Because Ryan is a slacker, this week’s blog post is by Jen! I have to admit; I am now very, very nervous. We’re in the last four hours of season three, and in this episode, we encounter an invisible man and another man who appears not to age. We see Ben’sd ead mother, somewhat confirming that Christian Shepherd’s reappearance on the island was not a figment of his son’s imagination. I’m wondering where all this is going.
The Others are much scarier and more threatening than I could have imagined and the survivors’ distrust of each other and lack of communication skills will certainly be their undoing. Jack, the de facto leader of the survivors, is the world’s biggest rube. The fact that such a spineless nitwit is a doctor, let alone that everyone seems to look up to him, is frightening.
Locke is some sort of Messiah. At least, Ben thinks Locke is some sort of Messiah. This scares and angers him. We see that Ben was a sneaky, sadistic S.O.B. from the very beginning, so what he does to Locke at the end of “The Man Behind the Curtain” is shocking, but not surprising. We found out a lot about Ben in this episode, but there’s certainly way more where that come from. Despite what he and Mikhail say, Ben is the most powerful man on the island, at least for now. He feels his power slipping and is resorting to some pretty drastic measures. I still think, despite what went on in Jacob’s cabin, that Ben is pretending to be under the sway of Jacob, whoever he is, and is using Jacob to intimidate his minions.
Few things on TV scare me. That one episode of The X-Files with the malformed lady under the bed made me sleep with the lights on for a week, and just the mention of Bob on Twin Peaks can still send chills up my spine. Other than that, I considered myself relatively scare-proof. Until the Jacob sequence in this episode. That was the scariest moment in the whole series so far. I don’t know who that figure is in the stills making their way ’round the net, but I’m too chicken to figure it out. I got the impression that nobody besides Ben had ever laid eyes on Jacob. The expressions on Tom and Alpert’s faces upon hearing about Locke’s impending visit make me wonder if they doubt Jacob’s existence, too.
Ben’s own daughter seems suspicious of his motives. Has she caught on? Why would Locke need a gun for a visit to someone who has previously been described as a loving, benevolent leader? I think she’s got his number, but how?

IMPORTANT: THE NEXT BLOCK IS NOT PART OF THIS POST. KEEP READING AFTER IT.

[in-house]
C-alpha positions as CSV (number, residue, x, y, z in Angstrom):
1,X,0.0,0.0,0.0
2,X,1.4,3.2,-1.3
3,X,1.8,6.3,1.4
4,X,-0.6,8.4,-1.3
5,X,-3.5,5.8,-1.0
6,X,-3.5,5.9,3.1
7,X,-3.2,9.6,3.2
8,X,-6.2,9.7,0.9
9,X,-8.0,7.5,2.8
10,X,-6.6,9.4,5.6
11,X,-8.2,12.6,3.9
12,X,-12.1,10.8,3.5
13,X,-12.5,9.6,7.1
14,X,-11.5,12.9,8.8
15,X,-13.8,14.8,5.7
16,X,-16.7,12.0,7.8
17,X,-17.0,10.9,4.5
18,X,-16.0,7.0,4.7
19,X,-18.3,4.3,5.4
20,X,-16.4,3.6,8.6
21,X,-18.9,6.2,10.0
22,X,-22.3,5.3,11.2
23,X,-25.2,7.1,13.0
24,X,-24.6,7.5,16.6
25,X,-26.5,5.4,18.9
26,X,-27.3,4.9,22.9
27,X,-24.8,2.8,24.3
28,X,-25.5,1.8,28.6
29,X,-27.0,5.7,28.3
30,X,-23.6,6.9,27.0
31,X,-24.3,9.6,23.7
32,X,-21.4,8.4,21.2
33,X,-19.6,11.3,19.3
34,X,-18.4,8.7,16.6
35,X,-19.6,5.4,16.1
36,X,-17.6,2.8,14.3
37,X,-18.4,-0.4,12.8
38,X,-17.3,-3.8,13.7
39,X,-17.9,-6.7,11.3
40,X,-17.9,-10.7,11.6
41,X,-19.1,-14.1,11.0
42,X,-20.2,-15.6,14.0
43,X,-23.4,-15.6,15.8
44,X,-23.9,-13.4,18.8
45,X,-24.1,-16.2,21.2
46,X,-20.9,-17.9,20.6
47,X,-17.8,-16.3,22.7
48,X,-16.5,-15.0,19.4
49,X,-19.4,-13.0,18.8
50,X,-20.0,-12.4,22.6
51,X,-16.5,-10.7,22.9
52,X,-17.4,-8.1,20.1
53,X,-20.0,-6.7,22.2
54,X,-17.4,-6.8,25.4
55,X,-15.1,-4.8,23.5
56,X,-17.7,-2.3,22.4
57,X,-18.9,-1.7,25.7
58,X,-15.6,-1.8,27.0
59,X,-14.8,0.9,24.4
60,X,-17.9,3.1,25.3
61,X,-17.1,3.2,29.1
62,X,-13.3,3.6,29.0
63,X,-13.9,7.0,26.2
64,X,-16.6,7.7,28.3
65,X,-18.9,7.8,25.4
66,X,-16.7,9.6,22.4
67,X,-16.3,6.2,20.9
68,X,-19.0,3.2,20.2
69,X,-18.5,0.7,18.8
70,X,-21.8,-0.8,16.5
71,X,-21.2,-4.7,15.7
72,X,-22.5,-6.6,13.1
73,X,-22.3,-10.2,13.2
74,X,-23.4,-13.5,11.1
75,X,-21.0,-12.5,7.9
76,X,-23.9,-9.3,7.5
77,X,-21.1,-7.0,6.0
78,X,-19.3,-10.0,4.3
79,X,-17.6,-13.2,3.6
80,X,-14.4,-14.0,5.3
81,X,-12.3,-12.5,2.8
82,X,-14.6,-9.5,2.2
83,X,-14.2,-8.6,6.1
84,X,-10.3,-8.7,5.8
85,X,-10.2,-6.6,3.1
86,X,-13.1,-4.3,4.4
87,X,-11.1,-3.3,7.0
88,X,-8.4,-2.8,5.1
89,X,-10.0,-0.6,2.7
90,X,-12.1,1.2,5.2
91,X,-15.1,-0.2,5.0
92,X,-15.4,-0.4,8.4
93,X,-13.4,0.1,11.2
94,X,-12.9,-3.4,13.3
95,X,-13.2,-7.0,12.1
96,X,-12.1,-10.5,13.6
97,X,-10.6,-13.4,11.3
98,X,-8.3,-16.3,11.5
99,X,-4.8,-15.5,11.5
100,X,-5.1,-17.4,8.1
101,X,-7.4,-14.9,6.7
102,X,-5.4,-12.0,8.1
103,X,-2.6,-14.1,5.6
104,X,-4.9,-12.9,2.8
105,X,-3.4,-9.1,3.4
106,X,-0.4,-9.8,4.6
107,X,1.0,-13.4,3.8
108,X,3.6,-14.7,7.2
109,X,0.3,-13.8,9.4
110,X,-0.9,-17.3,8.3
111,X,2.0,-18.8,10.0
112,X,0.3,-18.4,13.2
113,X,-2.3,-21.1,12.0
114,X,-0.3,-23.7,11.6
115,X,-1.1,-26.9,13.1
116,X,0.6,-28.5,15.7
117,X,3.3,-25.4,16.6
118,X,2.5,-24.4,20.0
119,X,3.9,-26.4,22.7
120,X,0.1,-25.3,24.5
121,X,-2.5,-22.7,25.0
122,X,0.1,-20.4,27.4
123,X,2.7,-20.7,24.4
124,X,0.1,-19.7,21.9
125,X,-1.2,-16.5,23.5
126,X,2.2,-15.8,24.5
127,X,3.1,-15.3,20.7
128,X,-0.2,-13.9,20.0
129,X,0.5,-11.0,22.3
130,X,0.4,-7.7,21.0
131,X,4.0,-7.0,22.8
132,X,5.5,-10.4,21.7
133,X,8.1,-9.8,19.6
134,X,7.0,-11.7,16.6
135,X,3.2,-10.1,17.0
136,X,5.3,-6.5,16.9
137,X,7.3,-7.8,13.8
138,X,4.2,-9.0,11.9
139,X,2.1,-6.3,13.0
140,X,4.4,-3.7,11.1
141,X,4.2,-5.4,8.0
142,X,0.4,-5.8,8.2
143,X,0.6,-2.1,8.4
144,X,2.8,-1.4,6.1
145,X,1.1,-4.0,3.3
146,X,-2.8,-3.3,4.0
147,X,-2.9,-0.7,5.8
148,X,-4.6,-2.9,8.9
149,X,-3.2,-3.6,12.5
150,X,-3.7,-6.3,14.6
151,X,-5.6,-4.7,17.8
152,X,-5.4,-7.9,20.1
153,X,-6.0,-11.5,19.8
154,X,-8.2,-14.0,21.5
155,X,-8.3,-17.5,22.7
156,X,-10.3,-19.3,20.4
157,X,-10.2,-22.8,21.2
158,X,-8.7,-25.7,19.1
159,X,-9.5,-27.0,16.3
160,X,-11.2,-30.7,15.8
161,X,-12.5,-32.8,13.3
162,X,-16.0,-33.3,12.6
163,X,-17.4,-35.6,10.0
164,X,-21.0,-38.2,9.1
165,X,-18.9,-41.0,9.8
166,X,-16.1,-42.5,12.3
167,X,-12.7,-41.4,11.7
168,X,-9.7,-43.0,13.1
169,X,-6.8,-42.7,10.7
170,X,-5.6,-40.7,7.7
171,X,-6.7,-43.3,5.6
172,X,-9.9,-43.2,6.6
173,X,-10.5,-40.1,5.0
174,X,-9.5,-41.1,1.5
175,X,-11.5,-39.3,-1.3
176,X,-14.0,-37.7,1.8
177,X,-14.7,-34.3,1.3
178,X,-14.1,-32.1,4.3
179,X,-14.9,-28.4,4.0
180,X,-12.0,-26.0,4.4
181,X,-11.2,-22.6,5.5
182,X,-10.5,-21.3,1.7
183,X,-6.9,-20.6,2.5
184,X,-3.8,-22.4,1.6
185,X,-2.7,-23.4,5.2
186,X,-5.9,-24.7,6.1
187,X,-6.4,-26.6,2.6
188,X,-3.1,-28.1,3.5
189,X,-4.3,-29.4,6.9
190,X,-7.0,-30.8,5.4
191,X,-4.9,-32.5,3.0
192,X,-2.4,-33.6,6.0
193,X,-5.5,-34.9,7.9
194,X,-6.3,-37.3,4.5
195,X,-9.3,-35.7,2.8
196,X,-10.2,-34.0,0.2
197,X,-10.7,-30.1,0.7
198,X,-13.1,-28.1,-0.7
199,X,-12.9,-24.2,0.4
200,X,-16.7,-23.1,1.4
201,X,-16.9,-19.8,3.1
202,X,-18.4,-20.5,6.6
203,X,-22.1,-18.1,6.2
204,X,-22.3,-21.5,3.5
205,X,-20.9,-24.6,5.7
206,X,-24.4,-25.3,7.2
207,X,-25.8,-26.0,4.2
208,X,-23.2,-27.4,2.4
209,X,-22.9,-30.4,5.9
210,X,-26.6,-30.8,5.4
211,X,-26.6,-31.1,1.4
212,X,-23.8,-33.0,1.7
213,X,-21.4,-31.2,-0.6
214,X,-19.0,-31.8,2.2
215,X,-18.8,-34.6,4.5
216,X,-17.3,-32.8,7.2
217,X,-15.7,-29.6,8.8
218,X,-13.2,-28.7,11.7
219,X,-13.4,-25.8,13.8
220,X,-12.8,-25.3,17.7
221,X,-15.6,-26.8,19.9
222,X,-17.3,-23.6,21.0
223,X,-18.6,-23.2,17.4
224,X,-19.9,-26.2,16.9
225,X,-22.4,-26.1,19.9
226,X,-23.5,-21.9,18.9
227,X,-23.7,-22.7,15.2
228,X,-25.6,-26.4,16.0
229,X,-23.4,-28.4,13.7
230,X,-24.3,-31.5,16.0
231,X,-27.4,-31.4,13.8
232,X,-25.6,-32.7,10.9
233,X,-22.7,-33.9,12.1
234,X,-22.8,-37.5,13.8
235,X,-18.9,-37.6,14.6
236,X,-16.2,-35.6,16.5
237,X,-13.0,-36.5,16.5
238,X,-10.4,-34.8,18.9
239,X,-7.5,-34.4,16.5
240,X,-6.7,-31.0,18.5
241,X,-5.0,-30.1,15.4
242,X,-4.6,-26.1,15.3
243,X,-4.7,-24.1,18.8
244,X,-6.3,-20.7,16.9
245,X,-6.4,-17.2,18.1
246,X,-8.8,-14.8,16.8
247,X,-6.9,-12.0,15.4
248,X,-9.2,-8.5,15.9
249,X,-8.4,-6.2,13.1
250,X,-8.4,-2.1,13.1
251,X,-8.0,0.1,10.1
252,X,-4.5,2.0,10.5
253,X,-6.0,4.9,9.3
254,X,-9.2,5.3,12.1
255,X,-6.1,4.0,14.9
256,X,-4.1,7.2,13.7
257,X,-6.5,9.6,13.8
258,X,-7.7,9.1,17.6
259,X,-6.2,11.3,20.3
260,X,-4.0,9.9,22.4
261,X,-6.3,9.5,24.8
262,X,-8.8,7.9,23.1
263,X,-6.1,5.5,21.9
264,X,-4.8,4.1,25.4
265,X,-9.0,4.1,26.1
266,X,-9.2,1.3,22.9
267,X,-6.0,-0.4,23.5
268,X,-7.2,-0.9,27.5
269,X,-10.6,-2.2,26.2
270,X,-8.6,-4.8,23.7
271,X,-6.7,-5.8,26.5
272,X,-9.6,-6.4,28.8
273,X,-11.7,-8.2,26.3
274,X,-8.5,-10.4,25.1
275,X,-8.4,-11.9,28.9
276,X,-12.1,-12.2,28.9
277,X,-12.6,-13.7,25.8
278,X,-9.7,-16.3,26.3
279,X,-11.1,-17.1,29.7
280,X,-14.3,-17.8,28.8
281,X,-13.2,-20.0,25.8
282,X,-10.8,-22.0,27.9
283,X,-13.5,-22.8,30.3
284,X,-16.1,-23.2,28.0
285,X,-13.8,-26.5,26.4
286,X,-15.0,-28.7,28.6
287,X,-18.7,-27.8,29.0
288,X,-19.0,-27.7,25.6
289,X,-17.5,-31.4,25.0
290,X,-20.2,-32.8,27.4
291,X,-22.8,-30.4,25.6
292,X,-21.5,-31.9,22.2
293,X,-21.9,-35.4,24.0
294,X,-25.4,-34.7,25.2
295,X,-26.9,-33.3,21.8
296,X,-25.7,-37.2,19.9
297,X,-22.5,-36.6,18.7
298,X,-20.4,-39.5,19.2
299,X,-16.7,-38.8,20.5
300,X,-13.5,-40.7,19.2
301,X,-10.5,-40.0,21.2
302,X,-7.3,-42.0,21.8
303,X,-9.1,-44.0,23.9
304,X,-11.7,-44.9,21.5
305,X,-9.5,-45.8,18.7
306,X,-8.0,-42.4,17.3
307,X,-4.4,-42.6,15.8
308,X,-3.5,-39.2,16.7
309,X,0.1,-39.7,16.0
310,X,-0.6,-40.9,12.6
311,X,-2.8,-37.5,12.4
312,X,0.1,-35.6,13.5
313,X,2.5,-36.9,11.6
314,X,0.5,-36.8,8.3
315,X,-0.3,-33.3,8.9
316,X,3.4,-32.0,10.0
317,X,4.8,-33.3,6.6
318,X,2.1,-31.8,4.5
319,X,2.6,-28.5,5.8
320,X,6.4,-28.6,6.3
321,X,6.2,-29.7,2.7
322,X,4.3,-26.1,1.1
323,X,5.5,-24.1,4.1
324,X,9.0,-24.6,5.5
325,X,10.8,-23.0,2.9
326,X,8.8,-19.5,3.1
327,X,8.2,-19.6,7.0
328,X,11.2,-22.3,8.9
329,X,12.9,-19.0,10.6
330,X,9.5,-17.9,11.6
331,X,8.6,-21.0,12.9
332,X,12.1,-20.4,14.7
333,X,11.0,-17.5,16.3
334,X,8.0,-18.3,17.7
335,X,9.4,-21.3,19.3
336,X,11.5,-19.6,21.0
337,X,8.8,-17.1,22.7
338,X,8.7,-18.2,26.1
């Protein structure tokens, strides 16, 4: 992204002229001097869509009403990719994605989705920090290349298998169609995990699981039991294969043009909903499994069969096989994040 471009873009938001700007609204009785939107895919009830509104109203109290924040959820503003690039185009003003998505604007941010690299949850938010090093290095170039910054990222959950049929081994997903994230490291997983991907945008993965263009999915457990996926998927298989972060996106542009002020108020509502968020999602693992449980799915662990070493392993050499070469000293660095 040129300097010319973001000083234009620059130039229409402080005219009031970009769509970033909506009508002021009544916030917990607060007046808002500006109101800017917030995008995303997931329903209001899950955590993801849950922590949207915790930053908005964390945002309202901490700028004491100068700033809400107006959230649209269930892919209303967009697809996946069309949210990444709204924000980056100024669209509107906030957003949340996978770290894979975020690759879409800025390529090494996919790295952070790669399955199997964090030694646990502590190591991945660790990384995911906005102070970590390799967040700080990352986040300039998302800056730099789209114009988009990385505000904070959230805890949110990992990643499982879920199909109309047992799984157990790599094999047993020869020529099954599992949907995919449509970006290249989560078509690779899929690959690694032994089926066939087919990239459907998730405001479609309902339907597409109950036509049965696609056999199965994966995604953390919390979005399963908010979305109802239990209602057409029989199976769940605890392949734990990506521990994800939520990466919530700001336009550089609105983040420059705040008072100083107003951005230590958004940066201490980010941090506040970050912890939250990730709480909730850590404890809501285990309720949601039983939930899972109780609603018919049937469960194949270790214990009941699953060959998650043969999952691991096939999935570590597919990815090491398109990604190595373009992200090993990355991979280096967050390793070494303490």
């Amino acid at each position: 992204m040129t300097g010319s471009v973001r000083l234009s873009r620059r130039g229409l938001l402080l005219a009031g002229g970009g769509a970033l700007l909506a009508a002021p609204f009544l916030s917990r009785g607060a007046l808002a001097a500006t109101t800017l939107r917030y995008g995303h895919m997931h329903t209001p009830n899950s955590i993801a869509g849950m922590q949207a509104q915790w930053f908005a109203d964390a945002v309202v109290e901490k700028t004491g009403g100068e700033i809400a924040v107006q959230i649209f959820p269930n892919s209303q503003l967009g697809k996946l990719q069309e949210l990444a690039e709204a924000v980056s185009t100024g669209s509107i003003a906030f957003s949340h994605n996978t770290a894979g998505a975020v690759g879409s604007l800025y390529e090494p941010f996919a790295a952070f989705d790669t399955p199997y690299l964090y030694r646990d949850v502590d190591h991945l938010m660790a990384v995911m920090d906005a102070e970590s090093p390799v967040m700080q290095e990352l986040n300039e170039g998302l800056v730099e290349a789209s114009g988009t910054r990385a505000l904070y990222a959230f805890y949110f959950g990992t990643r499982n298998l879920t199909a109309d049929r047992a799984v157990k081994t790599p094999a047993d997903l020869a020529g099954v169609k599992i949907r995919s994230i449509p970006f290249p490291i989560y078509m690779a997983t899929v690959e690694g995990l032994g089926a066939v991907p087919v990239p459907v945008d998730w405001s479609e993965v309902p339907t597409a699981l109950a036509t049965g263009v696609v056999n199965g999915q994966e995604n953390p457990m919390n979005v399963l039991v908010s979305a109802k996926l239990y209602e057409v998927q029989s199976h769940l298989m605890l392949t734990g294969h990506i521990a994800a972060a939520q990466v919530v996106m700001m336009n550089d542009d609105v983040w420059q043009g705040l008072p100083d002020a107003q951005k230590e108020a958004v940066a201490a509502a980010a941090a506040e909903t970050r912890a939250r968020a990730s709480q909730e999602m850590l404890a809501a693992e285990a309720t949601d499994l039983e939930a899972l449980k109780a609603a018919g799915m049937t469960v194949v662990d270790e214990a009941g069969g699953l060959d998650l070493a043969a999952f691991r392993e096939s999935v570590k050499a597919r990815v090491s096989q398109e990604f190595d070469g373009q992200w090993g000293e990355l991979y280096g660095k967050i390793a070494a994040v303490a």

Where has Danielle been, anyway, besides looking for dynamite?
A volcano is coming into play. I don’t think the volcano is as dormant as Olivia tells the children it is. The ring of powder around Jacob’s house looks like ash.
Speaking of Alpert, he’s been on that island for quite a while. He asks Ben, “Do you remember birthdays?” as if he’d stopped keeping track of them long ago. Why does Ben age, but not Alpert? I find it interesting that it seems as if Ben has become his superior.
Who is this Horace character? Is he Gerald De Groot? Horace Goodspeed sounds like an alias to me. Was De Groot in trouble with the law?
So Ben’s mom dies in childbirth, seven months into her pregnancy, much like the rest of the pregnant women under his watch on the island. I don’t know about you guys, but the whole baby/fertility subplot gives me the willies. I really hope Kate is not, in fact, pregnant.
Notes and Notions:
- Shut up, Kate. Sayid has more on the ball than you and everybody else in your camp combined, so stop talking to him like a child.
- Locke has got a bad, bad temper. Terry O’ Quinn plays Locke with such a great combination of hapless pathos, magical wisdom, and rage. We’ve been raving about Elizabeth Mitchell and Michael Emerson all season, but Terry can still blow me away, too.
- I still get a kick out of the fact that everyone on the island has either a dead parent or an evil parent or both. It’s like a big Disney movie, times fifty. I like to think it’s Damon and Carlton’s way of sticking it to the bosses at ABC. But it probably isn’t.
- How can Uncle Rico be so mean? No, Uncle Rico! Take that back!
- Like Kate, Ben kills his own father. Locke tells Kate in “Left Behind” that “they” don’t approve of what she’s done. Considering what Ben did to his old man and what ultimately happens to his body, Kate’s murder of her dad doesn’t seem like the kind of thing they should be concerned about. So what is this really all about?
- “The Man Behind the Curtain” discussions at TheFuselage.com, Lost-Forum.com, and Pop Candy